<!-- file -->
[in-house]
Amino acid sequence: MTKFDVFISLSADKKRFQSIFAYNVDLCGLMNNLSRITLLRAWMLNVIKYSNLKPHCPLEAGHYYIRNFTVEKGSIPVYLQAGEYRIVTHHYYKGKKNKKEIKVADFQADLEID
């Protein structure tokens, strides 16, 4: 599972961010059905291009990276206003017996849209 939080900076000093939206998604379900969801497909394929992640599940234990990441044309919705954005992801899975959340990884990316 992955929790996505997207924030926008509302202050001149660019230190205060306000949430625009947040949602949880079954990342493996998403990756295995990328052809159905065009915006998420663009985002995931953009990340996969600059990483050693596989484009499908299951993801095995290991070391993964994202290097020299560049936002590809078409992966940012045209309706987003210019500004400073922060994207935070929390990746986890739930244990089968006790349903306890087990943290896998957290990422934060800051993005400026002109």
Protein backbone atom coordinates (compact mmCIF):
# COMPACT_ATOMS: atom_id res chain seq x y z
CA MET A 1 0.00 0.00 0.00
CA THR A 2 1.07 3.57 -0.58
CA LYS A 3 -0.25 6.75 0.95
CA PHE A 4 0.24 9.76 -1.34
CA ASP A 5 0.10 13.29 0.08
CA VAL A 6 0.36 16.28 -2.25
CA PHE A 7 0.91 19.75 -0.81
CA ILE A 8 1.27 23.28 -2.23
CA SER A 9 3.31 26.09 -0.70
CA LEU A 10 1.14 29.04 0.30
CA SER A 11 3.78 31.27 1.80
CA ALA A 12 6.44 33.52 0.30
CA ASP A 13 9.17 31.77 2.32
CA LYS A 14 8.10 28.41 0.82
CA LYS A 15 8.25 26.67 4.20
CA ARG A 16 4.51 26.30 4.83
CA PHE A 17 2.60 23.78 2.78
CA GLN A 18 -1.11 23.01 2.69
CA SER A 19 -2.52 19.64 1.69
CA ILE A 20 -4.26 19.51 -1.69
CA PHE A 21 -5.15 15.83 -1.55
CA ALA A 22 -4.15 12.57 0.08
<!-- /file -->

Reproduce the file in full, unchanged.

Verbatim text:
[in-house]
Amino acid sequence: MTKFDVFISLSADKKRFQSIFAYNVDLCGLMNNLSRITLLRAWMLNVIKYSNLKPHCPLEAGHYYIRNFTVEKGSIPVYLQAGEYRIVTHHYYKGKKNKKEIKVADFQADLEID
């Protein structure tokens, strides 16, 4: 599972961010059905291009990276206003017996849209 939080900076000093939206998604379900969801497909394929992640599940234990990441044309919705954005992801899975959340990884990316 992955929790996505997207924030926008509302202050001149660019230190205060306000949430625009947040949602949880079954990342493996998403990756295995990328052809159905065009915006998420663009985002995931953009990340996969600059990483050693596989484009499908299951993801095995290991070391993964994202290097020299560049936002590809078409992966940012045209309706987003210019500004400073922060994207935070929390990746986890739930244990089968006790349903306890087990943290896998957290990422934060800051993005400026002109």
Protein backbone atom coordinates (compact mmCIF):
# COMPACT_ATOMS: atom_id res chain seq x y z
CA MET A 1 0.00 0.00 0.00
CA THR A 2 1.07 3.57 -0.58
CA LYS A 3 -0.25 6.75 0.95
CA PHE A 4 0.24 9.76 -1.34
CA ASP A 5 0.10 13.29 0.08
CA VAL A 6 0.36 16.28 -2.25
CA PHE A 7 0.91 19.75 -0.81
CA ILE A 8 1.27 23.28 -2.23
CA SER A 9 3.31 26.09 -0.70
CA LEU A 10 1.14 29.04 0.30
CA SER A 11 3.78 31.27 1.80
CA ALA A 12 6.44 33.52 0.30
CA ASP A 13 9.17 31.77 2.32
CA LYS A 14 8.10 28.41 0.82
CA LYS A 15 8.25 26.67 4.20
CA ARG A 16 4.51 26.30 4.83
CA PHE A 17 2.60 23.78 2.78
CA GLN A 18 -1.11 23.01 2.69
CA SER A 19 -2.52 19.64 1.69
CA ILE A 20 -4.26 19.51 -1.69
CA PHE A 21 -5.15 15.83 -1.55
CA ALA A 22 -4.15 12.57 0.08